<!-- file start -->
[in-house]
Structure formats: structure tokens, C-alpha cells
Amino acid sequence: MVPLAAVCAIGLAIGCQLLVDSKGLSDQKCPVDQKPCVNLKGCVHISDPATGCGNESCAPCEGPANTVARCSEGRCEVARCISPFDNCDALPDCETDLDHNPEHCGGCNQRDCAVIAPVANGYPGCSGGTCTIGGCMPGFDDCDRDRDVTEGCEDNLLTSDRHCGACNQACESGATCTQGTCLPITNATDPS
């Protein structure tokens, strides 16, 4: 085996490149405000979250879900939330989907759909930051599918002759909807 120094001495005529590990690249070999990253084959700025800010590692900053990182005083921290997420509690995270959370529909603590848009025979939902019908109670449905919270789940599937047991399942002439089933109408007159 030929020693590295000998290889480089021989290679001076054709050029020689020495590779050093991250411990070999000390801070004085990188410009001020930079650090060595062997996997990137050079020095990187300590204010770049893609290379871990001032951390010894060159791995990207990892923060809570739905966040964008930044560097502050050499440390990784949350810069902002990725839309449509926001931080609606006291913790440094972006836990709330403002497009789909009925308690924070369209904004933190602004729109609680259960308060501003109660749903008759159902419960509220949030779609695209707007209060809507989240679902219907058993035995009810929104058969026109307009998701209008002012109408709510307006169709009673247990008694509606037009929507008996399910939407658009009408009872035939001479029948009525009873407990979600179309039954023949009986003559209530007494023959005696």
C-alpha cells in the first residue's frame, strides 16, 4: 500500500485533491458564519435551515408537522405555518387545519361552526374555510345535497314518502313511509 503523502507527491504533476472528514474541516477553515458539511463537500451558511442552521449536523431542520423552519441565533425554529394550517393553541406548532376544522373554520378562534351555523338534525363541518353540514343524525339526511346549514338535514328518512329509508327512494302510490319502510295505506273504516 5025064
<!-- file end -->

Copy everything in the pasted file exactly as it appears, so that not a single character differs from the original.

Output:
[in-house]
Structure formats: structure tokens, C-alpha cells
Amino acid sequence: MVPLAAVCAIGLAIGCQLLVDSKGLSDQKCPVDQKPCVNLKGCVHISDPATGCGNESCAPCEGPANTVARCSEGRCEVARCISPFDNCDALPDCETDLDHNPEHCGGCNQRDCAVIAPVANGYPGCSGGTCTIGGCMPGFDDCDRDRDVTEGCEDNLLTSDRHCGACNQACESGATCTQGTCLPITNATDPS
């Protein structure tokens, strides 16, 4: 085996490149405000979250879900939330989907759909930051599918002759909807 120094001495005529590990690249070999990253084959700025800010590692900053990182005083921290997420509690995270959370529909603590848009025979939902019908109670449905919270789940599937047991399942002439089933109408007159 030929020693590295000998290889480089021989290679001076054709050029020689020495590779050093991250411990070999000390801070004085990188410009001020930079650090060595062997996997990137050079020095990187300590204010770049893609290379871990001032951390010894060159791995990207990892923060809570739905966040964008930044560097502050050499440390990784949350810069902002990725839309449509926001931080609606006291913790440094972006836990709330403002497009789909009925308690924070369209904004933190602004729109609680259960308060501003109660749903008759159902419960509220949030779609695209707007209060809507989240679902219907058993035995009810929104058969026109307009998701209008002012109408709510307006169709009673247990008694509606037009929507008996399910939407658009009408009872035939001479029948009525009873407990979600179309039954023949009986003559209530007494023959005696």
C-alpha cells in the first residue's frame, strides 16, 4: 500500500485533491458564519435551515408537522405555518387545519361552526374555510345535497314518502313511509 503523502507527491504533476472528514474541516477553515458539511463537500451558511442552521449536523431542520423552519441565533425554529394550517393553541406548532376544522373554520378562534351555523338534525363541518353540514343524525339526511346549514338535514328518512329509508327512494302510490319502510295505506273504516 5025064